DUBAI (Dispatches) -- Senior U.S. officials have held a first direct meeting with officials from Yemen’s popular Ansarullah movement, Reuters reported Wednesday, citing two sources familiar with the matter said.
The discussions, which have not been officially made public by either side, took place in the Omani capital Muscat on Feb. 26 between U.S. Yemen envoy Timothy Lenderking and Yemen’s chief negotiator Muhammad Abdusalam, the sources said.
Yemen’s popular forces have been administering capital Sana’a since 2014 and control most populated areas. Saudi Arabia has waged a losing battle against them with tacit Western support since 2015 in a war that has killed more than 200,000 and created what the United Nations considers the world’s biggest humanitarian crisis.
The Saudis and Yemen’s resistance groups have been negotiating for more than a year towards a truce, directly and under the auspices of the United Nations, as Riyadh has looked for a face-saving exit from its worst quagmire.
The Muscat meeting, one of the sources said, was part of a new "carrot and stick” approach by U.S. President Joe Biden, who last month declared a halt to U.S. support for the Saudi-led war. Biden has also reversed a decision by his predecessor Donald Trump to designate the Ansarullah movement as terrorists.
The U.S. Treasury Department on Tuesday imposed new sanctions on two Ansarullah military leaders, after the movement stepped up retaliatory attacks on Saudi Arabia and intensified an offensive on the ground in Yemen’s Ma’rib.
Abdulsalam said on Wednesday the United States’ sanctions are proof that it is prolonging the war and making the humanitarian crisis worse, the Al-Masirah TV channel reported.
"America is condemning itself and confirming that it is not thinking about stopping the aggression (..) and that it stands behind the prolongation of the war and the exacerbation of the humanitarian crisis,” he said.
The United States on Tuesday imposed
sanctions on Mansur Al-Sa’adi, the Ansarullah Naval Forces Chief of Staff, and Ahmad Ali Ahsan al-Hamzi, the commander of Yemeni Air Force and Air Defense Forces.
According to Reuters, Lenderking met Abdusalam in Muscat after meeting with Saudi and UN officials in Riyadh. He also visited the United Arab Emirates, Kuwait and Qatar during his regional tour. The UAE in particular has played a major role in the Saudi war on Yemen.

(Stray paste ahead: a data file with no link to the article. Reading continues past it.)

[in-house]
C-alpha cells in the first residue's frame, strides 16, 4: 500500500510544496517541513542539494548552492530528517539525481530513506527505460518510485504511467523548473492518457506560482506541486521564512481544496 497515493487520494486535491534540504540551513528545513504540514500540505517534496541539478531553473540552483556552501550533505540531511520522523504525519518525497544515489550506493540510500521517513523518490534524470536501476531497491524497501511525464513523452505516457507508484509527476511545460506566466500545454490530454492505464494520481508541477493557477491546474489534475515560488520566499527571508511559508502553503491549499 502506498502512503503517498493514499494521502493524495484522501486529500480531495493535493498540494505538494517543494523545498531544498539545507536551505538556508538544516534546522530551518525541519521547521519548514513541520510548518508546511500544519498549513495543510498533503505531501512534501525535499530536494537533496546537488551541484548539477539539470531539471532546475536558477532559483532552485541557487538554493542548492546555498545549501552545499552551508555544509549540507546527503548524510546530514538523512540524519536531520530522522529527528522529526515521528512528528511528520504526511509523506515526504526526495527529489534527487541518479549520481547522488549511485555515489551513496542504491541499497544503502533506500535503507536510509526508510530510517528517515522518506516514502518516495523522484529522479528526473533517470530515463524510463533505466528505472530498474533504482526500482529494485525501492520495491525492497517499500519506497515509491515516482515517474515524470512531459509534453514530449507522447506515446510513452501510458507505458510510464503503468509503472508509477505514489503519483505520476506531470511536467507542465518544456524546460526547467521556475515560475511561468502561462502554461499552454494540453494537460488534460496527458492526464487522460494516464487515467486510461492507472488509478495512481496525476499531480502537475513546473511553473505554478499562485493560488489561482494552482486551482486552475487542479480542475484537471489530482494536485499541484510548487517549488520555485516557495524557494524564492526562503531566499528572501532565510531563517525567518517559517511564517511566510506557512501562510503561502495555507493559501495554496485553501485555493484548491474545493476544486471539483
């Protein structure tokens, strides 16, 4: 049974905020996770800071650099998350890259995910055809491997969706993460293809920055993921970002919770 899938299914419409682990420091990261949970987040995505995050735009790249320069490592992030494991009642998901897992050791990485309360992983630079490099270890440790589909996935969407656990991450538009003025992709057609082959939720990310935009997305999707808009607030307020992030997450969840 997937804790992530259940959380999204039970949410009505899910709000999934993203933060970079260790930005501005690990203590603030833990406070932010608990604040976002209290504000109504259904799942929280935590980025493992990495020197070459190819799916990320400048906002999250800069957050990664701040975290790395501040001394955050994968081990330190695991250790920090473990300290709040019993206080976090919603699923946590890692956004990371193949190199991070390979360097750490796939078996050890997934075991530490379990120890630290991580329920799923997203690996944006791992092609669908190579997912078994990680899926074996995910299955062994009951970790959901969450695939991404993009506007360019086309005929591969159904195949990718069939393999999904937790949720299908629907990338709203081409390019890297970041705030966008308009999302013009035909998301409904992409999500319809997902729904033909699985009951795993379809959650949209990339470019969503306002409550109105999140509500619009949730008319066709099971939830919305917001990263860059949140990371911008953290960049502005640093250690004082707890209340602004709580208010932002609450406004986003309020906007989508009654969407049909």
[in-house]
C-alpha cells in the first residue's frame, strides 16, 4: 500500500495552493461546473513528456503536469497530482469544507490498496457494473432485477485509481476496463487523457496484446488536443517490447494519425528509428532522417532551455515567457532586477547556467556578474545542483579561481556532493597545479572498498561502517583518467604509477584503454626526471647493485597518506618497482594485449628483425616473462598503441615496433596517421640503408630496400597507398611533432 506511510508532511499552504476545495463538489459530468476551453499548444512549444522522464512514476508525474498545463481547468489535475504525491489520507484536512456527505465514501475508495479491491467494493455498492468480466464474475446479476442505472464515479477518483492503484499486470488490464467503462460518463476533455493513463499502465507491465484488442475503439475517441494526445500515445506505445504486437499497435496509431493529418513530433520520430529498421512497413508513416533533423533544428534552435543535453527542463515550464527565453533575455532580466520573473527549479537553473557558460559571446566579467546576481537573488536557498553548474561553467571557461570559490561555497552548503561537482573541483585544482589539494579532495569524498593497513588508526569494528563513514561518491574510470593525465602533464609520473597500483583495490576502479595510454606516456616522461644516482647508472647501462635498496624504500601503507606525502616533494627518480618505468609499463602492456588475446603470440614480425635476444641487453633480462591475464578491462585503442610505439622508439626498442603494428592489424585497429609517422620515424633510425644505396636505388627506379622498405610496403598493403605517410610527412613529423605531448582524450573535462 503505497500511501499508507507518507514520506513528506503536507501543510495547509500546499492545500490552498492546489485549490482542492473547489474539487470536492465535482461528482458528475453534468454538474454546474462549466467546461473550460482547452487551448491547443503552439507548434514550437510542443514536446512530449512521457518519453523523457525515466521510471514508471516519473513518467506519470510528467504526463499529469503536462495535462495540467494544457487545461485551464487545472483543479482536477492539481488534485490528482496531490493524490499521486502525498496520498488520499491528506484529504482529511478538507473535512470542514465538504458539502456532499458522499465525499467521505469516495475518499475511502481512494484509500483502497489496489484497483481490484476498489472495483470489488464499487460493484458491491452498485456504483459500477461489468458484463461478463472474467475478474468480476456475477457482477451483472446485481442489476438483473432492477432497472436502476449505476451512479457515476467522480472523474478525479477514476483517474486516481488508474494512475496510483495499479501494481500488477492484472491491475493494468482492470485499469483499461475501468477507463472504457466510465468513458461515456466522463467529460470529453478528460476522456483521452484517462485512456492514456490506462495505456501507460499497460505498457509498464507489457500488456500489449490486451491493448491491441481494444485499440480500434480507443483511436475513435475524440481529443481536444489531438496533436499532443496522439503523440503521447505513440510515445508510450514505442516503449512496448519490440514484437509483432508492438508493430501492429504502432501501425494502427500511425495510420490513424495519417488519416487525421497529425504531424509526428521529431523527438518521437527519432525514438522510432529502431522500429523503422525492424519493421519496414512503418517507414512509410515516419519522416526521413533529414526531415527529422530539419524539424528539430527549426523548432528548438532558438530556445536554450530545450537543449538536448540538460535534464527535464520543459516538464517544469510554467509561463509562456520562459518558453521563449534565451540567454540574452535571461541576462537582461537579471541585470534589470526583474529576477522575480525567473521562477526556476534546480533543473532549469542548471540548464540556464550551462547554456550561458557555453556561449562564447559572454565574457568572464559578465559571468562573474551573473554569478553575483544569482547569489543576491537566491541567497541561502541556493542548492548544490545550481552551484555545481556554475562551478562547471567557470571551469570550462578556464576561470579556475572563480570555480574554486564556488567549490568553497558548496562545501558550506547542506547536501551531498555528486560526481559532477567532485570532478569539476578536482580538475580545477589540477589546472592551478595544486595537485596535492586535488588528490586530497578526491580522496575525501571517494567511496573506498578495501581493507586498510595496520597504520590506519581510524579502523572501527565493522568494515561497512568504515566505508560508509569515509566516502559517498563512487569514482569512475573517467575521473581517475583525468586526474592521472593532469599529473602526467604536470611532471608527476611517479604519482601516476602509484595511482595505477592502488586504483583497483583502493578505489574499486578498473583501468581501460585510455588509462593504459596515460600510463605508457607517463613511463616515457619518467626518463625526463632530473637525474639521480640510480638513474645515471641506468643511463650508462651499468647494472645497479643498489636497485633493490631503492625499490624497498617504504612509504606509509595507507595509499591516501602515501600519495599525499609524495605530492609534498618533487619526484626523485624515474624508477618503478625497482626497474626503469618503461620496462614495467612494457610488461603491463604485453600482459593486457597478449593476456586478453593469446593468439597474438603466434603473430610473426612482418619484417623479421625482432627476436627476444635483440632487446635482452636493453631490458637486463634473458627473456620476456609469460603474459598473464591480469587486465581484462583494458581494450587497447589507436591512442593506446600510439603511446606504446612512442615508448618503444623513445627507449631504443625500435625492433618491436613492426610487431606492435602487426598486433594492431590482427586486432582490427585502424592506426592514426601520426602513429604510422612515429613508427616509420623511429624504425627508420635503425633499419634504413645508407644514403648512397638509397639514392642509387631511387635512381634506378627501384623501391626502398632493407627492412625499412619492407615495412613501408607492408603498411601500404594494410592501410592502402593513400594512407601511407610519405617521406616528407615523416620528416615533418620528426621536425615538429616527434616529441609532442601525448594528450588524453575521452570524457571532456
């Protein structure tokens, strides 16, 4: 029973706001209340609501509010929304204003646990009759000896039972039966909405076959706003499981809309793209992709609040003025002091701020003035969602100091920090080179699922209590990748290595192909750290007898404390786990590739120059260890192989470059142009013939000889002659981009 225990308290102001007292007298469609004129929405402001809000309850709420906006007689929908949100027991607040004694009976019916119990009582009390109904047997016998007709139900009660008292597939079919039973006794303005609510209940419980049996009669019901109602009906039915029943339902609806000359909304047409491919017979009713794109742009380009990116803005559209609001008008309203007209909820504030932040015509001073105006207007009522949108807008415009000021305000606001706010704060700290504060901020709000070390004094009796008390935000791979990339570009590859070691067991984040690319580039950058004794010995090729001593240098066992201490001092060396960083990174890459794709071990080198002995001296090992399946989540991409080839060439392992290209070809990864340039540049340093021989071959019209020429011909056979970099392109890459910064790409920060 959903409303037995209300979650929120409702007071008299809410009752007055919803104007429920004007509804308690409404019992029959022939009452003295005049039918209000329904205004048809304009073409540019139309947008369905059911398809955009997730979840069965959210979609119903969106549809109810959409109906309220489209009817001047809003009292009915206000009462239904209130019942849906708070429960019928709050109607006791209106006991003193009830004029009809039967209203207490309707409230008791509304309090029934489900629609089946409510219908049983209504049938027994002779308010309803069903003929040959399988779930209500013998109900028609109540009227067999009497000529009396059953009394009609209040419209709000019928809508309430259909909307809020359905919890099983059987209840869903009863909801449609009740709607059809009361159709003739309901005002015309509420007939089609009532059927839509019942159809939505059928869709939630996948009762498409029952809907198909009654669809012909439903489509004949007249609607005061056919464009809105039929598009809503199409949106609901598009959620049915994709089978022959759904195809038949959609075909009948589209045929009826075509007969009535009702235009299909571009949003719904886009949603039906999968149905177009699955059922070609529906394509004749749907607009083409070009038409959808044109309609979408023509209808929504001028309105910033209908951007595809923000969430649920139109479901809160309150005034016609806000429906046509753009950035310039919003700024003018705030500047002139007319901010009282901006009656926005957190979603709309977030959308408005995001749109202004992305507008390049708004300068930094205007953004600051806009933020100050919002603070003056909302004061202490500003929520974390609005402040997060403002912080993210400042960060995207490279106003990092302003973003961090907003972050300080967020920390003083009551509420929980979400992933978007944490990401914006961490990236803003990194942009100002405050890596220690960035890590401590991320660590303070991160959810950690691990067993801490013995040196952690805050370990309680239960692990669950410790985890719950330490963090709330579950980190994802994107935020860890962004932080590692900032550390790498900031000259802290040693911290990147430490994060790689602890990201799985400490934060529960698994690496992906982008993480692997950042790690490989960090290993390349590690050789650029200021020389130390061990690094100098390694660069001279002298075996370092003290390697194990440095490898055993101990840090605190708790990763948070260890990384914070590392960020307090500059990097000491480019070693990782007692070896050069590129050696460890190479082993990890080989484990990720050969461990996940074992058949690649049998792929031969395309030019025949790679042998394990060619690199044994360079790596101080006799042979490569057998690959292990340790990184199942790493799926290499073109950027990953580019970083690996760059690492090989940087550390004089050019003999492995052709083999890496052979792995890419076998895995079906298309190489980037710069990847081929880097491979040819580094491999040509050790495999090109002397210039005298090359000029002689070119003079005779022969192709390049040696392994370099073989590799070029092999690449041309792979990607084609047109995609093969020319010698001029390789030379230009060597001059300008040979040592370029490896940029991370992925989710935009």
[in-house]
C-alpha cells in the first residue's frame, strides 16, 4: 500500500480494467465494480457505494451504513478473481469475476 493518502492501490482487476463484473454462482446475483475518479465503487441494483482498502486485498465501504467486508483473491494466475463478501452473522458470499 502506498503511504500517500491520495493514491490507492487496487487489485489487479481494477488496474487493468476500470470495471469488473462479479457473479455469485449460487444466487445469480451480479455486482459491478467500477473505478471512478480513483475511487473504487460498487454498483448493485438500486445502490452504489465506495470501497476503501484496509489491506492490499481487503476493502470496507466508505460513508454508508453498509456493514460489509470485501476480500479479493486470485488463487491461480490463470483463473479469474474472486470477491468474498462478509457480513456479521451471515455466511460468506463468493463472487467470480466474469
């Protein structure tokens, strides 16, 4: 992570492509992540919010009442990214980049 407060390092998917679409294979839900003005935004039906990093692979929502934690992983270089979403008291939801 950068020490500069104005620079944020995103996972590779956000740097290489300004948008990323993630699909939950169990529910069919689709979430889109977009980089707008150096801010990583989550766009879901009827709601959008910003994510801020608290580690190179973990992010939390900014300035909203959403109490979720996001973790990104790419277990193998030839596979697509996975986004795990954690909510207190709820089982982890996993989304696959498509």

The sources said Lenderking had pressed the Ansarullah to halt the Ma’rib offensive and encouraged the movement to engage actively with Riyadh in virtual talks on a ceasefire.
Yemen’s resistance fighters have reached the gates of the strategic city, saying the only hurdle preventing them from overrunning Ma’rib is their fears about the lives of civilians who are being used as human shields by Saudi-backed militants and their takfiri allies.
A U.S. State Department spokesperson said Lenderking has been meeting with regional senior government officials and has met with UN special envoy Martin Griffiths during his trip.
In ceasefire talks, Saudi Arabia has been seeking assurances on border security. The Saudi level of representation at virtual talks was recently raised, with Riyadh’s ambassador to Yemen, Muhammad al-Jaber, now speaking with Abdulsalam, the sources said.
Riyadh wants a buffer zone inside Yemen along the border. Yemen’s resistance forces want an end to blockades on the Red Sea port of Hudadah and Sanaa airport.
Many Saudi cities, including capital Riyadh, have come under retaliatory attacks by Yemeni forces.
A new drone attack was launched on Saudi Arabia’s Abha airport, spokesman for Yemeni armed forces Brigadier General Yahya Saree said in a statement posted on his Twitter page on Tuesday evening.
He said the Yemeni army and allied fighters from Popular Committees used a domestically-manufactured Qasef-2K (Striker-2K) combat drone in the operation.
The unmanned aerial vehicle struck military aircraft hangars at the airport with great precision, according to Saree.
It came a few days after Yemeni army troops and Popular Committees fighters targeted the Saudi soil with 15 unmanned aerial vehicles and a ballistic missile.
Saree said in a press conference on Sunday that sensitive positions and places in the Saudi capital Riyadh had been struck with a Zolfaqar ballistic missile and nine Sammad-3 (Invincible-3) combat drones.
If an agreement is reached, one of the sources said, it would be taken to UN envoy Griffiths to prepare for broader peace talks that would include former Saudi-backed government, now based in the port of Aden.
The war, stalemated for years, has shifted to the gas-producing region of Ma’rib where hundreds of Saudi mercenaries have been killed, the most deadly clashes since 2018.
On Wednesday, heavy clashes were reported around Ma’rib and in Ta’izz, another heavily contested city.